How many education debates on Twitter or fevered TES Connect forum discussions turn on a participant triumphantly unveiling a piece of "evidence" and behaving as if it answered everything? And how many school leaders roll out an initiative almost on the strength of one bit of "evidence" alone?
In both cases, seemingly almost all of them. This is often followed by everyone else wilting in the face of the "facts" and the debate fizzling out. This is disappointing since that evidence may in reality be completely worthless.
Evidence comes in many shapes and sizes. It can be quantitative (numbers, percentages, charts and significance levels) or qualitative, where the reader has to be aware that there is an interpretative and subjective element in the analysis. Ultimately, research answers the questions the researcher wishes to find an answer to and sometimes those questions are a "fit" with practice and sometimes they are not.
So what do school leaders and teachers need to look for in evaluating research?
Beware of generalisations
Increasingly, we see policy initiatives that are drawn from surveys where the sample sizes are in the thousands. Often it is presumed that the data must be representative because of the size of the sample. But this is not necessarily the case. Such surveys may be biased towards a particular socio-demographic group. As a result, the findings will reflect only what has happened to those participants and not the experiences of the general population. Indeed, any attempt to extrapolate the findings to the wider school community will be flawed.
Similarly, participants in self-report surveys often respond from personal interest, so without corroborating and moderating evidence from teachers and parents their experiences may not be representative.
Many such surveys also require an element of retrospection from participants, which can cause problems in establishing credibility. Studies of bullying used to ask students to report incidents that had occurred "in the past term" or the past 30 or seven days. But just how well do we remember events of the past 24 hours, let alone those of the past week, month or year?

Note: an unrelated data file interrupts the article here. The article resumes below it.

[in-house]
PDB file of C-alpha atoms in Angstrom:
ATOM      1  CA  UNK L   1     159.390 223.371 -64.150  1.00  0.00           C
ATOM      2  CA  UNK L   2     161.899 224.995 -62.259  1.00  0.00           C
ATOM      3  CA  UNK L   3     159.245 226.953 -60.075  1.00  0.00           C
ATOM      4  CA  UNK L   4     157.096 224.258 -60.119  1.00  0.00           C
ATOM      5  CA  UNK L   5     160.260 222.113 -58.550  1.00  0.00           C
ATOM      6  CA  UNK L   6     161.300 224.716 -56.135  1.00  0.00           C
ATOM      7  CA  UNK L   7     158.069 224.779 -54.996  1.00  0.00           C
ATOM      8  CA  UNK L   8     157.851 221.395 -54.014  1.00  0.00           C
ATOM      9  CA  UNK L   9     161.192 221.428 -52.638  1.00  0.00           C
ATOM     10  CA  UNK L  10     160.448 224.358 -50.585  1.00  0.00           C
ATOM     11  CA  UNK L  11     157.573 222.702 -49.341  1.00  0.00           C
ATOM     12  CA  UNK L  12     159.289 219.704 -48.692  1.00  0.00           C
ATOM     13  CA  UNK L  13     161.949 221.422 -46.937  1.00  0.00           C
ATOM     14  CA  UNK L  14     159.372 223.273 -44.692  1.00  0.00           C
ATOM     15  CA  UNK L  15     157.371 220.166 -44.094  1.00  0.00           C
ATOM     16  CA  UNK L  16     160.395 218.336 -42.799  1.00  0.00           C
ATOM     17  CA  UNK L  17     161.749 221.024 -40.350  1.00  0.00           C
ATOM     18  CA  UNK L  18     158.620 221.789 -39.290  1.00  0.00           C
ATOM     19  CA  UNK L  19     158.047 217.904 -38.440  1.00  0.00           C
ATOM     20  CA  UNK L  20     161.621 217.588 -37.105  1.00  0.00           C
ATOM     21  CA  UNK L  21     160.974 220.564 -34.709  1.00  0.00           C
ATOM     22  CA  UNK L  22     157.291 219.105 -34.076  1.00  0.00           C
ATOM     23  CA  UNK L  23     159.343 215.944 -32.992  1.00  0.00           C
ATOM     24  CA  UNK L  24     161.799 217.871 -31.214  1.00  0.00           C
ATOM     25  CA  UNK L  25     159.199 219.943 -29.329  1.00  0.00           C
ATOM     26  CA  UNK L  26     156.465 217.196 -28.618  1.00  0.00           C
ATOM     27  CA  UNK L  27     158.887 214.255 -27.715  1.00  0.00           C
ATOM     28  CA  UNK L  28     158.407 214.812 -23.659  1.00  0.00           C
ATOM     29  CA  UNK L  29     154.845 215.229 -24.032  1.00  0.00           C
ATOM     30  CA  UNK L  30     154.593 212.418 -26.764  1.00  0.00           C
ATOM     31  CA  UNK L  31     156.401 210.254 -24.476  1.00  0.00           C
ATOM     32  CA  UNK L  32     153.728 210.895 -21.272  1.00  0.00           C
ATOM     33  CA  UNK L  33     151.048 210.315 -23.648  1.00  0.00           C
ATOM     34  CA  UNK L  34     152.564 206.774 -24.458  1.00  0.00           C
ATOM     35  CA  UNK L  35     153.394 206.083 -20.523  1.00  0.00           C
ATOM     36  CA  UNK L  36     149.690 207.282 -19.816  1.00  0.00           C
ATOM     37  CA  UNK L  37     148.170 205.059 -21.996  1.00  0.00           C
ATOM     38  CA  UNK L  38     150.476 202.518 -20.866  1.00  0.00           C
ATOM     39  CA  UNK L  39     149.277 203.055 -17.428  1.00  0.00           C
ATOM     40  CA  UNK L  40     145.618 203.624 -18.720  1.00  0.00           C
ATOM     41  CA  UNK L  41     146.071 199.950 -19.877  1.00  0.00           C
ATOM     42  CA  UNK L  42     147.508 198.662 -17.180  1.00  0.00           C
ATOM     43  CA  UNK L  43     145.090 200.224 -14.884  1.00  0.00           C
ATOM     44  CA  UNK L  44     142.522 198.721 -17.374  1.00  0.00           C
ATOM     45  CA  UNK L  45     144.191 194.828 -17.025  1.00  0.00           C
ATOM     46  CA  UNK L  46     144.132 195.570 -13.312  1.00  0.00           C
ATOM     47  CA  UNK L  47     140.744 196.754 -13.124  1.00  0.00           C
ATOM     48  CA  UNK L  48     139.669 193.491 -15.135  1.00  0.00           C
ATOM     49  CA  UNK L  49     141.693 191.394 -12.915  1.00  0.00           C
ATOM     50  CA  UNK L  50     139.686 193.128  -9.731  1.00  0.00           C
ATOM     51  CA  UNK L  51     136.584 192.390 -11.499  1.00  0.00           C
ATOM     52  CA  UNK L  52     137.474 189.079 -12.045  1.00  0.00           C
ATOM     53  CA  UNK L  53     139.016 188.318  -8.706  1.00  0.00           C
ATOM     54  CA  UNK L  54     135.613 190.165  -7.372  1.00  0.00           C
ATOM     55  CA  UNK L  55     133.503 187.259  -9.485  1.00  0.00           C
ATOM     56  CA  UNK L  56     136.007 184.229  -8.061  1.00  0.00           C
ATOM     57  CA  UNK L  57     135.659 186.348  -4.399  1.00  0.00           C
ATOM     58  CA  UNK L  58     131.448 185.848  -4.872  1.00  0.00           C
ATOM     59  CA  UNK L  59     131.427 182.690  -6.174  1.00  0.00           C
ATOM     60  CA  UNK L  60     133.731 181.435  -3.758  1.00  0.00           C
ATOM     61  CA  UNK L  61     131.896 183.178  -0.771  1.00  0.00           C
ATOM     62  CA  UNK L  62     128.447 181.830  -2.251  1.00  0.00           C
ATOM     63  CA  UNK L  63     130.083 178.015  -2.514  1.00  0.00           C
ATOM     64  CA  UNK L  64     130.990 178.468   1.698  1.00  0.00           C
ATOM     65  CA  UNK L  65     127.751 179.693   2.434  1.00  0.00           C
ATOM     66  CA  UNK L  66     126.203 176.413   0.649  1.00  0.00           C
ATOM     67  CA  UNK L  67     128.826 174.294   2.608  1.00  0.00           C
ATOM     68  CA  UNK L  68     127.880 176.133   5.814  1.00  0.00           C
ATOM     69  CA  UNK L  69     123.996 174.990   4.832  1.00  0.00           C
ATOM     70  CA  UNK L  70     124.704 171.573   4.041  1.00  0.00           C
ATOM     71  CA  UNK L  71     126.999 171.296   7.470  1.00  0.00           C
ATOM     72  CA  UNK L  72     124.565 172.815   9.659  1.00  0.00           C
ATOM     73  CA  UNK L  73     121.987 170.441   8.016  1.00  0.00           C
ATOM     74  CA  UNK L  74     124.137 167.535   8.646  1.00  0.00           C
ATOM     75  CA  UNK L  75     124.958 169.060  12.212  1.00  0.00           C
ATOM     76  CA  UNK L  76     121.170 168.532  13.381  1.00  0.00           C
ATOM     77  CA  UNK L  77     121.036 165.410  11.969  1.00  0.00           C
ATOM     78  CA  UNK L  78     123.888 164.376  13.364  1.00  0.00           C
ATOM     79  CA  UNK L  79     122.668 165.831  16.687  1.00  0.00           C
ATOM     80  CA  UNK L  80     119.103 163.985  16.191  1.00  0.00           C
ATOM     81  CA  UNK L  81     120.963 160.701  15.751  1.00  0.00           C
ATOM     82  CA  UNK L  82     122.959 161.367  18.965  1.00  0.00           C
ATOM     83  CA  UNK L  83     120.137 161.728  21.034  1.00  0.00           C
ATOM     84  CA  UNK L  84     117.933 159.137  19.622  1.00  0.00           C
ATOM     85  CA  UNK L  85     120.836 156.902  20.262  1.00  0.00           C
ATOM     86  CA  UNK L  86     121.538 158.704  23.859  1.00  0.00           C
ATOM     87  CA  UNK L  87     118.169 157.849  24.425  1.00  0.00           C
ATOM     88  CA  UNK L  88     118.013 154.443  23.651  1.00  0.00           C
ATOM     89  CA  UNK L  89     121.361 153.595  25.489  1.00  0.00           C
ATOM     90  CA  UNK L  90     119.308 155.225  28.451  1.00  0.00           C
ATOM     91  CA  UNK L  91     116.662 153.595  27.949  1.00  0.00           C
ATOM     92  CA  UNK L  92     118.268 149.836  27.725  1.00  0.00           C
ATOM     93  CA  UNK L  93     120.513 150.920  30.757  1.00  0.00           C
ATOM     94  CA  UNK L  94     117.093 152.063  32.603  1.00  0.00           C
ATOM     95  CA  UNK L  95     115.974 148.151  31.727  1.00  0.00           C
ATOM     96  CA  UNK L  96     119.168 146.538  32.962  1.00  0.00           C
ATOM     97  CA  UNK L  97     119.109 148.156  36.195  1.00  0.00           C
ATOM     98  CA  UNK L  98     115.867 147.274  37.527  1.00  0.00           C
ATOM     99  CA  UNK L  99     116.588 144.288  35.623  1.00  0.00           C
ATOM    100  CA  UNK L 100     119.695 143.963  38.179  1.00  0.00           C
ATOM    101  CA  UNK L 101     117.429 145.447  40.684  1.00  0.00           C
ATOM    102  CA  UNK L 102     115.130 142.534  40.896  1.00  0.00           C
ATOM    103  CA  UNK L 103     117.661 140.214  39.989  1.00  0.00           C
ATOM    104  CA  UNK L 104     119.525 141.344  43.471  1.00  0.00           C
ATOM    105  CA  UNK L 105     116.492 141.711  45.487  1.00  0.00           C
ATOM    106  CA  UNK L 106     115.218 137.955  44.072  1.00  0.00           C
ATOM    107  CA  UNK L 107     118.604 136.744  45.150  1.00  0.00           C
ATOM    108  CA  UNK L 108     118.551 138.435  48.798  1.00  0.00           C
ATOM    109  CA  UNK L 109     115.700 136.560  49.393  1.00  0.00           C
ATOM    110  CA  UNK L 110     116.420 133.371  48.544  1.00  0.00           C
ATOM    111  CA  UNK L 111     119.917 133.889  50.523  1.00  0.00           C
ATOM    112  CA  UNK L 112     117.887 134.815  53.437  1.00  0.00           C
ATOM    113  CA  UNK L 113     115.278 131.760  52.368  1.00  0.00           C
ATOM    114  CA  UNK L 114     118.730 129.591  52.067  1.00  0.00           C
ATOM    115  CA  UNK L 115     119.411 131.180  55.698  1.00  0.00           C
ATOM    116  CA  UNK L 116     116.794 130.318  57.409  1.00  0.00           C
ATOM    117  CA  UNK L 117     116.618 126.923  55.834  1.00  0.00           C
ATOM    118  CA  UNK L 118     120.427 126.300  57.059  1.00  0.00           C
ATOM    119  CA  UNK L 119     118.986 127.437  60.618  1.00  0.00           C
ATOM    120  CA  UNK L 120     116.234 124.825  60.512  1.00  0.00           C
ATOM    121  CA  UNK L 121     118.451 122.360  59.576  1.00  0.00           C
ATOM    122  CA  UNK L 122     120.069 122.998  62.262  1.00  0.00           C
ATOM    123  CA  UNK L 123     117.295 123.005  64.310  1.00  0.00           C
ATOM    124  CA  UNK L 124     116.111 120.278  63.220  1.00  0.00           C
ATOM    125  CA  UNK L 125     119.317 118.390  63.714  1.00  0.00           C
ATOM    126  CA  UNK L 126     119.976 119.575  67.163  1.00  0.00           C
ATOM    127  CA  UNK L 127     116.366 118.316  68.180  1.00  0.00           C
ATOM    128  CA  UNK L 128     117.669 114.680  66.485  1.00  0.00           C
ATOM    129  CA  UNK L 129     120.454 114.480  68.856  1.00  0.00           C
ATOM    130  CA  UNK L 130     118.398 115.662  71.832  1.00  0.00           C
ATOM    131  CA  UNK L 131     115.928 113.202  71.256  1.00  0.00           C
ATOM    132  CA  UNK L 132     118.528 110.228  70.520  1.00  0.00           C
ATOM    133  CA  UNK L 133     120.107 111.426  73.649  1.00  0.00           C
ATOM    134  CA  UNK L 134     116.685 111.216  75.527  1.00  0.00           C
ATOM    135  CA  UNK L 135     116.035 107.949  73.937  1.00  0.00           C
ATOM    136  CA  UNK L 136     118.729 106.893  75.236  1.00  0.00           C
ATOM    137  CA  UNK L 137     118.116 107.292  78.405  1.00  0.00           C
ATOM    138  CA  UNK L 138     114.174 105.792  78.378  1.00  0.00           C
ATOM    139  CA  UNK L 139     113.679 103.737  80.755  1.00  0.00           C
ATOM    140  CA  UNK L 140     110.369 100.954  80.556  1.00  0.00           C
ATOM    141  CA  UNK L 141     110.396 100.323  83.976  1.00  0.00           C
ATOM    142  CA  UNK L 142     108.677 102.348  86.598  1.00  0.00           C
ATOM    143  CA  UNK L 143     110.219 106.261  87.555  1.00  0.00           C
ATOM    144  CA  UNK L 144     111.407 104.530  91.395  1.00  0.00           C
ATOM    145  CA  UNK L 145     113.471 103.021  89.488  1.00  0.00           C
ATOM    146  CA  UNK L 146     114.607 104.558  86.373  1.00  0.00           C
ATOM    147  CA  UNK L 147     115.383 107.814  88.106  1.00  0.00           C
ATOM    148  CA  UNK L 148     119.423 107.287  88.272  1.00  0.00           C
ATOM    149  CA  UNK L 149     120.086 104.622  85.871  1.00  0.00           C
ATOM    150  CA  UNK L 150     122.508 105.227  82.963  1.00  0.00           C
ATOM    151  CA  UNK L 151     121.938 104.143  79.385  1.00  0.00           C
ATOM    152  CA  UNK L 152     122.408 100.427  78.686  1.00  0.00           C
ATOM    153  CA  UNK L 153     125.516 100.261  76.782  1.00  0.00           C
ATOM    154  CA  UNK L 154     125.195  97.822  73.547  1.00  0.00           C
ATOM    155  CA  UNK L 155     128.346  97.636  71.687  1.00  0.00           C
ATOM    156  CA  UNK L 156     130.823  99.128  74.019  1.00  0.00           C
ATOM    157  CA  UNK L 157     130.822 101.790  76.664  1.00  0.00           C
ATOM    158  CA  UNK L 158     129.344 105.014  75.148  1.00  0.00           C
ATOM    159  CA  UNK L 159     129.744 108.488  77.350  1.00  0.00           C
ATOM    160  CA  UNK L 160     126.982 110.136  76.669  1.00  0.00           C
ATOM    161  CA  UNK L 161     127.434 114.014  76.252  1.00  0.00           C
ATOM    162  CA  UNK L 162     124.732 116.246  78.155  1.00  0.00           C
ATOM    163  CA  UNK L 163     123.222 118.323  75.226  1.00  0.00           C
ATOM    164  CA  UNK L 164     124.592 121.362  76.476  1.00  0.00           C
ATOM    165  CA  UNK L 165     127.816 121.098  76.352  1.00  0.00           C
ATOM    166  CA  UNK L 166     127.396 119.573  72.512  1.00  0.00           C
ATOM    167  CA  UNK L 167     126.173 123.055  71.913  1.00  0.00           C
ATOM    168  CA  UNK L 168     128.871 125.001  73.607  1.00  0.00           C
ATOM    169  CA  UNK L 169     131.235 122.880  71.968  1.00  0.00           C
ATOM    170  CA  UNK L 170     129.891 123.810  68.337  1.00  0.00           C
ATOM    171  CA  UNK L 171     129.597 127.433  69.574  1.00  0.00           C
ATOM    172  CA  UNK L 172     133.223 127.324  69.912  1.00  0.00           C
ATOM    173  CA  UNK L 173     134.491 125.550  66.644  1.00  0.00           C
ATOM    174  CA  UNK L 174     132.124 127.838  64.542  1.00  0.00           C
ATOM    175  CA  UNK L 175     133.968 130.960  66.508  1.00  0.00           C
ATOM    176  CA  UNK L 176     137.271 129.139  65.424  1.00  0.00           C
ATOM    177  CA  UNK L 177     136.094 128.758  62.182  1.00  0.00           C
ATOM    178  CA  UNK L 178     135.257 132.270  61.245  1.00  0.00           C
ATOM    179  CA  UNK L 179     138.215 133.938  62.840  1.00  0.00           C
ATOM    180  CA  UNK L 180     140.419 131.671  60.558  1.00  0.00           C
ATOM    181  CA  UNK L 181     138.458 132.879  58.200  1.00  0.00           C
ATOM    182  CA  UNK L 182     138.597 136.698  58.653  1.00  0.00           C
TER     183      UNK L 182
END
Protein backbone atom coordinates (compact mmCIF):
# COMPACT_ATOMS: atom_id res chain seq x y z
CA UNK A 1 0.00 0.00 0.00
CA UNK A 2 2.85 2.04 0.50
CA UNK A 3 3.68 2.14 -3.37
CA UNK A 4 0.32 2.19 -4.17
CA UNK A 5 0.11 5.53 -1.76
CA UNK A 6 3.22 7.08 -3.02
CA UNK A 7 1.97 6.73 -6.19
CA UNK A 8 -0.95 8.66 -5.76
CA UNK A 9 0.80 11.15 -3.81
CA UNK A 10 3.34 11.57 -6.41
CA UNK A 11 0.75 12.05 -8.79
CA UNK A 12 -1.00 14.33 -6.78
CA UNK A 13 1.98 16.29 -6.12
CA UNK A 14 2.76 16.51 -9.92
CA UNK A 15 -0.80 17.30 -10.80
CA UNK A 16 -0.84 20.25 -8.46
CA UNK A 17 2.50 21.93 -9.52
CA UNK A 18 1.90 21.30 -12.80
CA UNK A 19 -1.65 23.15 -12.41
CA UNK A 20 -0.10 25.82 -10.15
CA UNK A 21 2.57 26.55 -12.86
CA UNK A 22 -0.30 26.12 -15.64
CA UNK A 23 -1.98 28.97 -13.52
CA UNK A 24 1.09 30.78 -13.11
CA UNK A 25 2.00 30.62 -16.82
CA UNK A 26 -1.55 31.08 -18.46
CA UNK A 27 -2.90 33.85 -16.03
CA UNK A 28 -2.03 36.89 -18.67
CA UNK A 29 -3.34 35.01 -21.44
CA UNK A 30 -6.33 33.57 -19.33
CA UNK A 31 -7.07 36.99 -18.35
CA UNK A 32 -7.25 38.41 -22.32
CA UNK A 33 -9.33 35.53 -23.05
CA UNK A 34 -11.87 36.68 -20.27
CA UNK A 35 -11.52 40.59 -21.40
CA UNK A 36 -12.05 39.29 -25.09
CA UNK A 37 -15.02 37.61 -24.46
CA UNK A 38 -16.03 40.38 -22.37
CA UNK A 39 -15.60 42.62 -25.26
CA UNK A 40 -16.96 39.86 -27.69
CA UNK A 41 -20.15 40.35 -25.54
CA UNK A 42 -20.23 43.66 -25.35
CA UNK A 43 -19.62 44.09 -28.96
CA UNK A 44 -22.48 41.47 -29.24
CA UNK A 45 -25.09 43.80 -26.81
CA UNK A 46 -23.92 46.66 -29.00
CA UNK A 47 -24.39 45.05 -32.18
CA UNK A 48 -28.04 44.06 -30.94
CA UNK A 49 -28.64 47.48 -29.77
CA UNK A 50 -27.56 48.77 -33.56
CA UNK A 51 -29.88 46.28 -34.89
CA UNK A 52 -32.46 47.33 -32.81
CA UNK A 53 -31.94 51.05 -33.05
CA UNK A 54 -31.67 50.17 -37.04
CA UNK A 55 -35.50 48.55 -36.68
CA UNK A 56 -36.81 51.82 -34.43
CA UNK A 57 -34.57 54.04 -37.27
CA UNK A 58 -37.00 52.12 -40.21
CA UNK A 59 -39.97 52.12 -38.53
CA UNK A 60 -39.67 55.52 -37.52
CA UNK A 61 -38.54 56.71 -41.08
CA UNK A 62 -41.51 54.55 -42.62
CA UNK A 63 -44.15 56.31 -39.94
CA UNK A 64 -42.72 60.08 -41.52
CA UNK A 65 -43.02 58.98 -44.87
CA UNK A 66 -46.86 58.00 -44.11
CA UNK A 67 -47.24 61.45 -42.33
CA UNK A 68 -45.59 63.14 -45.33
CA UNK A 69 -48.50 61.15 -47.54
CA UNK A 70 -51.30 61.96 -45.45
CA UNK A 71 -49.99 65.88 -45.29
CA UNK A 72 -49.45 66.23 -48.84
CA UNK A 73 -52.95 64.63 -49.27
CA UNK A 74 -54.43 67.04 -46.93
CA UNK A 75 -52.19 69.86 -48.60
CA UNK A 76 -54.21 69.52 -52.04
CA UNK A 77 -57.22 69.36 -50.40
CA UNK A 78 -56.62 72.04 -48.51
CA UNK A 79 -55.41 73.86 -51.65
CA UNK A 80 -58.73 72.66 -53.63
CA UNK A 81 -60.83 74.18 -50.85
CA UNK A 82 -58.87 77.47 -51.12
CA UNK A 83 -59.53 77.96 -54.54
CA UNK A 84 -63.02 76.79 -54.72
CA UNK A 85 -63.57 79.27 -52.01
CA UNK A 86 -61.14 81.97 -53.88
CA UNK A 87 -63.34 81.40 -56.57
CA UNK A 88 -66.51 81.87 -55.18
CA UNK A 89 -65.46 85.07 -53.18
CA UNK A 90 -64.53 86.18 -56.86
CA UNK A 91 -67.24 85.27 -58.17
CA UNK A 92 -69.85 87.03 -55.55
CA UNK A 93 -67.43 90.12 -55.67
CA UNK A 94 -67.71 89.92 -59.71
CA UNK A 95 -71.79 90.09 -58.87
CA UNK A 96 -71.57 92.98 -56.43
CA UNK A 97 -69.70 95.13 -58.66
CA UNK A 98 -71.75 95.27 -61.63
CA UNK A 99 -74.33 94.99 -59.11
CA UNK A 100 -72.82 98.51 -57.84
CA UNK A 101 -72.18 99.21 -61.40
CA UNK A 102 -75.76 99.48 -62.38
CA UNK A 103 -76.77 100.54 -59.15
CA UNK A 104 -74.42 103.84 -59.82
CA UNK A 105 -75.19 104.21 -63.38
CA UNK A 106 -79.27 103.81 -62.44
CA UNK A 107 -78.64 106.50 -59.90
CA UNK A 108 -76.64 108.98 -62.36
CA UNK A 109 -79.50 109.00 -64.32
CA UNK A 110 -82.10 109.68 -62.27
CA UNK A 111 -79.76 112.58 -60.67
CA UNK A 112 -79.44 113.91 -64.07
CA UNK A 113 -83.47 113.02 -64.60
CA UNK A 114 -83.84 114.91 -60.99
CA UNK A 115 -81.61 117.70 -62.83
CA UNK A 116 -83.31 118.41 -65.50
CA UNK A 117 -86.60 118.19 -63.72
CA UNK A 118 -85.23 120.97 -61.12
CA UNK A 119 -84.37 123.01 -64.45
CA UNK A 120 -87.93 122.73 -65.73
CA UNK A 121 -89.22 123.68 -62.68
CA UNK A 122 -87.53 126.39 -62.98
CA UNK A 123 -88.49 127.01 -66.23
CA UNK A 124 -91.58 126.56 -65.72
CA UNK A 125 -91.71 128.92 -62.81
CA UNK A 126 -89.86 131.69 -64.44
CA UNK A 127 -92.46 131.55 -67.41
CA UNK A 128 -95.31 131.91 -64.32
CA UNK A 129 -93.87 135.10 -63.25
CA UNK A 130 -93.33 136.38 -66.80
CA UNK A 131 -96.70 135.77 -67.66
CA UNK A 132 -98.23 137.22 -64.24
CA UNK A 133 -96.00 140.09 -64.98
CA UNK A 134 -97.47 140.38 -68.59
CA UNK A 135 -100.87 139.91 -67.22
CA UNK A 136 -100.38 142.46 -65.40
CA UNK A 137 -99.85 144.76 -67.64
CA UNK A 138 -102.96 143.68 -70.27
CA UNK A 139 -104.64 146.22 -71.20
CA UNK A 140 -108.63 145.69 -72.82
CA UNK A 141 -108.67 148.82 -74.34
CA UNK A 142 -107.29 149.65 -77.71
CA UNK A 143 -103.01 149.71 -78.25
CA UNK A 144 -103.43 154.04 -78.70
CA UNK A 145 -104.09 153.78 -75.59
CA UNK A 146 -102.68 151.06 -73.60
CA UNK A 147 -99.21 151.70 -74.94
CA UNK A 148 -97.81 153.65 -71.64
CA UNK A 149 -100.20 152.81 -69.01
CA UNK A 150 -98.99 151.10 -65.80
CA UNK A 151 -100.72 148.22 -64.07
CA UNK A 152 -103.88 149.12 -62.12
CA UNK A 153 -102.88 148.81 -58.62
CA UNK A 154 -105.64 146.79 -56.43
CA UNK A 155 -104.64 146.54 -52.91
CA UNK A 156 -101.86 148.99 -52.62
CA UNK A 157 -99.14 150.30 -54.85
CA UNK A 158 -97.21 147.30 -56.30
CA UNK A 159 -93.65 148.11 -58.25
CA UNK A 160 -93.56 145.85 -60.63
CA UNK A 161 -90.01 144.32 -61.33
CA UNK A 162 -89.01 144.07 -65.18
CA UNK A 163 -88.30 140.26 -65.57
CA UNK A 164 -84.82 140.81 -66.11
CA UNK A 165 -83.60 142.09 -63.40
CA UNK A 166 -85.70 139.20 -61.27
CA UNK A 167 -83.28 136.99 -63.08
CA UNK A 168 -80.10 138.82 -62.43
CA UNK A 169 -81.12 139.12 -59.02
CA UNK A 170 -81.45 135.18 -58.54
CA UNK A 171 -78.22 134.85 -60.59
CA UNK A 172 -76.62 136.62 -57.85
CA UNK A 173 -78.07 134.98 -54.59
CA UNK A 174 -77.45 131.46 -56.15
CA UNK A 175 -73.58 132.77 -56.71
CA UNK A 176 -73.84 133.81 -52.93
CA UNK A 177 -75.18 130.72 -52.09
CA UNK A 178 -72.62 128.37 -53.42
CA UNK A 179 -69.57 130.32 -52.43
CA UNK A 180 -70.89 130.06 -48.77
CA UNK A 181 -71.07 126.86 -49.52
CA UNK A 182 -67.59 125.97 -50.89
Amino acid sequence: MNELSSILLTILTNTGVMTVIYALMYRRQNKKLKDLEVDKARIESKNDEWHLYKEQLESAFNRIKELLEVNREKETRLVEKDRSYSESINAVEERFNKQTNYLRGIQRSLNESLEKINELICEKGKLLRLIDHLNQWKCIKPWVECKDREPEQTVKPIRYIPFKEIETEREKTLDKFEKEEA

Retrospective studies have been the subject of much debate in terms of the accuracy of memory. Some argue that we embellish negative memories, others that we begin to forget the detail. In my research, I have found that recollections of past events tend to remain stable over time, but that does not mean that they have not been embellished or that only key points are stored in long-term memory.
The gold standard of research is purported to be the randomised controlled trial (RCT). Here, potential participants are assessed for eligibility (a particular demographic feature or, in the case of education, attainment profile) and are randomly allocated to either an experimental group (where an intervention will be introduced) or a control (where the intervention will be withheld). At a given point, both groups will be followed up or tested and the data analysed to determine whether the intervention has had an impact. In some cases, the studies are "blind", so that the investigators, participants and analysts do not know which group experienced the intervention.
Although RCTs eliminate selection bias, they can present some ethical dilemmas. For example, in an RCT introducing an intervention to improve maths attainment, at what point should a control group also receive the intervention if the signs are that it is having a positive effect on test scores? Some researchers argue that adaptive trials, where efficacy is assessed early, are helpful so that a control group can also benefit from the intervention, albeit after a short delay.
Context and nuance
Finally, qualitative studies provide much-needed clarity. Small, well-structured, interview-based or ethnographic studies can provide a wealth of information about context and nuances that is often missing from bare percentages or significance levels. Here, through the analysis of transcripts, the reader is given an opportunity to understand the experiences of participants or the observations of the researcher and also to question the interpretation of data. Although representativeness is not the goal of qualitative research, saturation (where the same issues reappear across interviews) provides an element of surety that the researcher has explored the issue in sufficient depth to identify issues that may be transferable.
So, the next time you read a piece of research thrown at you as justification for an initiative or to end an argument, ask yourself the following questions:
l What question is this research seeking to answer?
l Who participated?
l How was the sample identified and is it representative?
l Is the data current?
l Were participants randomly allocated to groups?
l What are participants telling me?
l Do I agree with the researcher's interpretation?
l How can I use the results in my own practice or can it be used in the practice of my staff?
It is all too easy to accept "evidence" as gospel when, in reality, it can be far from it.
Ian Rivers is professor of human development and head of the School of Sport and Education at Brunel University, London. He is also a visiting professor in the Faculty of Health, Social Care and Education at Anglia Ruskin University and in the School of Psychological Sciences and Health at the University of Strathclyde
A research director puts his view on gathering evidence for interventions.
From brain scan to lesson plan: TES Connect investigates public funding for education research.